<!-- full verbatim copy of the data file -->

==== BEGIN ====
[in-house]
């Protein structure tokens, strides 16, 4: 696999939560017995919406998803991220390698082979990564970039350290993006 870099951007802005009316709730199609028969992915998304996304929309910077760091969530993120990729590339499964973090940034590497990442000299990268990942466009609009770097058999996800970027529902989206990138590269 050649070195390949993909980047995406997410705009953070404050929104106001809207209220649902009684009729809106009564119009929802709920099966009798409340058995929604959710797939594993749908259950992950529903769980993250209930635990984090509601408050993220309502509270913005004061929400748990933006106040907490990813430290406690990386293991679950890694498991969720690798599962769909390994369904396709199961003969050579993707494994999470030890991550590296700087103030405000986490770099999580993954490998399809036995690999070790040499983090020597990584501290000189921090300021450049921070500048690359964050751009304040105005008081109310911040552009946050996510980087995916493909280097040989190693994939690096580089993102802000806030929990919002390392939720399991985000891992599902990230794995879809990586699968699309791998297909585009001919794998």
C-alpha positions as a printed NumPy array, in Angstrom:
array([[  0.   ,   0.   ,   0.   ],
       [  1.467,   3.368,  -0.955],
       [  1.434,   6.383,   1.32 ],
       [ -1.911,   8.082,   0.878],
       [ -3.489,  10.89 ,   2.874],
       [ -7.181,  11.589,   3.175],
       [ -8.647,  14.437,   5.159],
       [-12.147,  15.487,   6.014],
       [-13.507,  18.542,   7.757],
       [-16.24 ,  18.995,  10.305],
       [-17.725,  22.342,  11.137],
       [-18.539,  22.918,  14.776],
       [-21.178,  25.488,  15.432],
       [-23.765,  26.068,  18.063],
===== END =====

[in-house]
């Protein structure tokens, strides 16, 4: 696999939560017995919406998803991220390698082979990564970039350290993006 870099951007802005009316709730199609028969992915998304996304929309910077760091969530993120990729590339499964973090940034590497990442000299990268990942466009609009770097058999996800970027529902989206990138590269 050649070195390949993909980047995406997410705009953070404050929104106001809207209220649902009684009729809106009564119009929802709920099966009798409340058995929604959710797939594993749908259950992950529903769980993250209930635990984090509601408050993220309502509270913005004061929400748990933006106040907490990813430290406690990386293991679950890694498991969720690798599962769909390994369904396709199961003969050579993707494994999470030890991550590296700087103030405000986490770099999580993954490998399809036995690999070790040499983090020597990584501290000189921090300021450049921070500048690359964050751009304040105005008081109310911040552009946050996510980087995916493909280097040989190693994939690096580089993102802000806030929990919002390392939720399991985000891992599902990230794995879809990586699968699309791998297909585009001919794998």
C-alpha positions as a printed NumPy array, in Angstrom:
array([[  0.   ,   0.   ,   0.   ],
       [  1.467,   3.368,  -0.955],
       [  1.434,   6.383,   1.32 ],
       [ -1.911,   8.082,   0.878],
       [ -3.489,  10.89 ,   2.874],
       [ -7.181,  11.589,   3.175],
       [ -8.647,  14.437,   5.159],
       [-12.147,  15.487,   6.014],
       [-13.507,  18.542,   7.757],
       [-16.24 ,  18.995,  10.305],
       [-17.725,  22.342,  11.137],
       [-18.539,  22.918,  14.776],
       [-21.178,  25.488,  15.432],
       [-23.765,  26.068,  18.063],